It understood that only the Chairs' reports circulated at the meeting were "taken note of", and this did not include the reports on TRIPS/CBD and services. Its objections to having a services text were well known. Bolivia also wanted to know why its proposed amendment to the TRIPS Agreement to ensure that life-forms could not be patented was not included in any paper.

Pakistan, on behalf of the "middle-ground countries" (Chile, Colombia, Costa Rica, Ecuador, Hong Kong-China, Peru, Singapore and Thailand), said we need to restart the process in September to consolidate and preserve the gains achieved, and the progress needs to be captured suitably.

Bangladesh disagreed with the view that what happened this week will severely damage the multilateral trading system. The organization has shown its tenacity this week, and shown it can deal with highly complex issues. Progress has been made on issues such as duty-free quota-free market access for LDCs. The signalling conference was a success. We need to lock in progress.

Venezuela mentioned that some members say that progress has been made but some other members do not support the package that has been discussed. Some have objections to it. Any papers that emerge should be the subject of discussion and revision. Venezuela hoped that new ideas are put forward, including on procedures and the process to improve transparency and inclusiveness.

Argentina said that the progress in the agriculture and NAMA modalities has not been discussed in the wider membership, and thus whatever is put out by the Chairs is under their own responsibility.

Costa Rica said that we need to get back to the negotiating table as soon as possible. Uruguay said that we need to capture the progress that has been made and we should start as soon as this week. We have to find a way to channel this progress.

According to the WTO spokesman, Keith Rockwell, the TNC Chair said that the many statements made at the formal TNC meeting on Wednesday would be read into the record of the General Council as well.

In response to a question, Rockwell confirmed that the General Council took note of the report of the TNC Chair. Asked if this meant that the General Council also took note of the failure of the talks, Rockwell said "I think that you can probably go along with that... There were very few people who disagree with the notion that the talks had failed."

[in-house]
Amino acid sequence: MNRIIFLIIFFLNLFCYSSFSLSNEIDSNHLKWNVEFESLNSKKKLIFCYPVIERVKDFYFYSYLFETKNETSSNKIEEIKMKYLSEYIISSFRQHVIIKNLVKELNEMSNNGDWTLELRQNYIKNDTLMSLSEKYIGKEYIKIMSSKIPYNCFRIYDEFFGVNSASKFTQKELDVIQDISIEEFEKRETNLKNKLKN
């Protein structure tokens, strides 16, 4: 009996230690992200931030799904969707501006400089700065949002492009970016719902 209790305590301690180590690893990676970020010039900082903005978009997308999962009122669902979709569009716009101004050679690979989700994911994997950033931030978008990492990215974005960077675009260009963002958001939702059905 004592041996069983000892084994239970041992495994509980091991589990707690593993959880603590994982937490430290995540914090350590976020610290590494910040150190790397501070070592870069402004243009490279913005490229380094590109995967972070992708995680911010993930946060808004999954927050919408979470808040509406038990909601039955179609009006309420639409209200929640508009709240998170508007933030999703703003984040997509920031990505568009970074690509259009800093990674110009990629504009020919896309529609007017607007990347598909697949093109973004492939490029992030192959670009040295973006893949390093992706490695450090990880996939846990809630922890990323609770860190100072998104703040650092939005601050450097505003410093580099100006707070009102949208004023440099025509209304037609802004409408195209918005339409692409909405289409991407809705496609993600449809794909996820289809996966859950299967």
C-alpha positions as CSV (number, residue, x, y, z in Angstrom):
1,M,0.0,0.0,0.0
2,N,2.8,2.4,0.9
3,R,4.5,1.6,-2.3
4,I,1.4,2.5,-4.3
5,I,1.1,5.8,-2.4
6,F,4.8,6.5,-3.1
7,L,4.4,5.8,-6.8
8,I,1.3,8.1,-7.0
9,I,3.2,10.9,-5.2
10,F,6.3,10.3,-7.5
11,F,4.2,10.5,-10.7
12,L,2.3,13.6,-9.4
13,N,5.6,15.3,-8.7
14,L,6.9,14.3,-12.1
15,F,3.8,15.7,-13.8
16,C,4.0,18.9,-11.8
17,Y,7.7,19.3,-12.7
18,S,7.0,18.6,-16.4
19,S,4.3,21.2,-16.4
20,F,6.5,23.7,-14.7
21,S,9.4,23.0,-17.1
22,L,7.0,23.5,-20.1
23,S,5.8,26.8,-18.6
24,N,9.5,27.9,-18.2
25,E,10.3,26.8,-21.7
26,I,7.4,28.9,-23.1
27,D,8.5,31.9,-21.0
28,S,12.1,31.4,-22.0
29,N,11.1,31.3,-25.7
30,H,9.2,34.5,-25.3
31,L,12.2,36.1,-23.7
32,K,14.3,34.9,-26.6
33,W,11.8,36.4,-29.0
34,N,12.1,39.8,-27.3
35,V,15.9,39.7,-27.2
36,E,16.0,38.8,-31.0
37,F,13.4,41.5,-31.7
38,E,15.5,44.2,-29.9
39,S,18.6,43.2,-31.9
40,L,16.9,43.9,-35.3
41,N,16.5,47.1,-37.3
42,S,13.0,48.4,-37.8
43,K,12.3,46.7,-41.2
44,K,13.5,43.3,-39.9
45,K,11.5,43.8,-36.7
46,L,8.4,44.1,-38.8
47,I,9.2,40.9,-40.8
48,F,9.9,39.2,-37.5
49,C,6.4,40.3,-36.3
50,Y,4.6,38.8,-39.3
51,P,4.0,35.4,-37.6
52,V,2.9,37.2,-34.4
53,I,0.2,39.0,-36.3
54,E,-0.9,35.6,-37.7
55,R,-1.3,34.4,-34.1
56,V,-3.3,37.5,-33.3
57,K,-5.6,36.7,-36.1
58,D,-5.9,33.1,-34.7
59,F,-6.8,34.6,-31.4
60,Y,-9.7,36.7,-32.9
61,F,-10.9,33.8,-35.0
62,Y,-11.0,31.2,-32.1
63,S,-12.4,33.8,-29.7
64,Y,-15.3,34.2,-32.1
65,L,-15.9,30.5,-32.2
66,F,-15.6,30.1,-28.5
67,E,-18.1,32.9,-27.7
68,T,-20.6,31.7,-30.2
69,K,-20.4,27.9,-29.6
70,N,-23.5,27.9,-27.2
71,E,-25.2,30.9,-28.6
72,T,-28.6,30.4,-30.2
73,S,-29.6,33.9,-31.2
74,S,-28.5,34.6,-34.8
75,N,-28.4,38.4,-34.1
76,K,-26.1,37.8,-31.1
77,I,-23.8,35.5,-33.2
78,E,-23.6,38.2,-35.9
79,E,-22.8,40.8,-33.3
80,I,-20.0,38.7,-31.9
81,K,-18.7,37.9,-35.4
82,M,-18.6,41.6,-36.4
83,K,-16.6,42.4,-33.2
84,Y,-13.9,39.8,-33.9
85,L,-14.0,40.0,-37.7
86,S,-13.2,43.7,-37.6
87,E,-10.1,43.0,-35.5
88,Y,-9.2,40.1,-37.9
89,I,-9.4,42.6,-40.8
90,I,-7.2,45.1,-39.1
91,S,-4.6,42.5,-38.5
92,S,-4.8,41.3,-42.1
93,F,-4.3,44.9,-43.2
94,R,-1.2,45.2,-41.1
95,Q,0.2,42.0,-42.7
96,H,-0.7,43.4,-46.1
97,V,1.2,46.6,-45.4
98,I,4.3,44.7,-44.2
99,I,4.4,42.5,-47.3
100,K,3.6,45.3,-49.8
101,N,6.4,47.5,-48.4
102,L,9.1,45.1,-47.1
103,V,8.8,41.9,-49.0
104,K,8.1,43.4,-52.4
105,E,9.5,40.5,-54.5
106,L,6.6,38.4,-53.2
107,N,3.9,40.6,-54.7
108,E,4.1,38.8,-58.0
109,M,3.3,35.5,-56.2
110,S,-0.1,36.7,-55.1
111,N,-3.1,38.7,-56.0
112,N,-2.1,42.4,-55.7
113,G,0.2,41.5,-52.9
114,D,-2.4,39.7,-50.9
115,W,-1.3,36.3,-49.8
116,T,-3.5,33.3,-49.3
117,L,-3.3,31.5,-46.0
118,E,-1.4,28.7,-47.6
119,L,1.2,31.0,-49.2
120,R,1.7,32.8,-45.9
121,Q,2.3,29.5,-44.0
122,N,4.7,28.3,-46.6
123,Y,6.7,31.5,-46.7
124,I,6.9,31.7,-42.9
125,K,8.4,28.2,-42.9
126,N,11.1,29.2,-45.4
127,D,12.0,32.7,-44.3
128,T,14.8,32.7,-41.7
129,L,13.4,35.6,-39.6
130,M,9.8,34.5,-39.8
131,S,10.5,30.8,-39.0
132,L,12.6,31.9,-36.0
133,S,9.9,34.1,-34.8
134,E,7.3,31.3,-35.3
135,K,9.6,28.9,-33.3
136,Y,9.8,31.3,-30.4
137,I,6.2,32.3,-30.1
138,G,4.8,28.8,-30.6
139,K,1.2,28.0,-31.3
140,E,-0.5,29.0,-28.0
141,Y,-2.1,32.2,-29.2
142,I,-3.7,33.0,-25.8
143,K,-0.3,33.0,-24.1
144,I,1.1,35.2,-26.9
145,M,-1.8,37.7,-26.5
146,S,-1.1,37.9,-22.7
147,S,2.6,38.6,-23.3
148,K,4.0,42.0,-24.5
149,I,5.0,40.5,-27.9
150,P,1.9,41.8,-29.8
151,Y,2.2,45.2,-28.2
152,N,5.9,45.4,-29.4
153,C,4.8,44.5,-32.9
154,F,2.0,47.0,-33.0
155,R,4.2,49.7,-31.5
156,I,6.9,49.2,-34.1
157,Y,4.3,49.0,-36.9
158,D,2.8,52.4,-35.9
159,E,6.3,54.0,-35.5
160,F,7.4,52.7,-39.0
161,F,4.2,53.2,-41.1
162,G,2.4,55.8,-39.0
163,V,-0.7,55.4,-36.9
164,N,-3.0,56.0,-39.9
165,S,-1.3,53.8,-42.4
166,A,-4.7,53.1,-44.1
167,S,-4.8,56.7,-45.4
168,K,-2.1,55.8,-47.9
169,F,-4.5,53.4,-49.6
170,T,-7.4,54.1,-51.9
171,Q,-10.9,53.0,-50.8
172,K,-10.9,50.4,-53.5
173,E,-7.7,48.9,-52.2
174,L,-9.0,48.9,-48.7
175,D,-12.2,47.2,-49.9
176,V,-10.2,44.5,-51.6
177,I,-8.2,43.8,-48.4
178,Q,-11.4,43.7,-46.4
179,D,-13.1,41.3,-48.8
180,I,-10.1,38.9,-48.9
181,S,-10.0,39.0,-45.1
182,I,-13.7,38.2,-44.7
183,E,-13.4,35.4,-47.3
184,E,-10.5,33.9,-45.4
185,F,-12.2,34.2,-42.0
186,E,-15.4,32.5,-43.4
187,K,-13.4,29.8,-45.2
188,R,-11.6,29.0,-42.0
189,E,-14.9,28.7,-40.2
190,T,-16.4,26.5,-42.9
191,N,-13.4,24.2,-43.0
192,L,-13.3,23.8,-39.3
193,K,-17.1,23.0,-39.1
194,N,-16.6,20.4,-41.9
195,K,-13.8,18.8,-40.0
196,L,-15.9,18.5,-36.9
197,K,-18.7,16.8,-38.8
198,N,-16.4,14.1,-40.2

Also taken up at the General Council meeting was the agenda item on the non-recognition of rights under Article XXIV: 6 and XXVIII of GATT 1994 (communications from Honduras and Guatemala).

(Honduras and Guatemala are unhappy about the fact that with the expansion of the EU to include new members, they have seen their markets in those countries being curbed and they have not been able to negotiate with the EU as principal suppliers because, according to the EU, they don't meet the standards.)

According to Rockwell, the Latin American producers had a discussion about the banana agreement they had signed with the EU on 28 July. The Latin American producers are unhappy because they said that for them, this was a stand-alone agreement (which brought tariffs down to 114 Euros per tonne).

The EU maintained that the stand-alone agreement was actually the Director-General's proposal (put forth earlier), and that the 28 July agreement was on the understanding that this would be part of the modalities, but when the modalities were not agreed, the deal was also brought down.

On the agenda item of transparency for preferential trade arrangement, the WTO spokesman said that more time was needed for the recommendations, which will now be in December.

The Council also heard that a memorandum of understanding will be signed on 1 August by the Director-General and Swiss Federal Councillor for Foreign Affairs Micheline Calmy-Rey for the reconstruction, renovation and construction of a new building at the WTO headquarters. +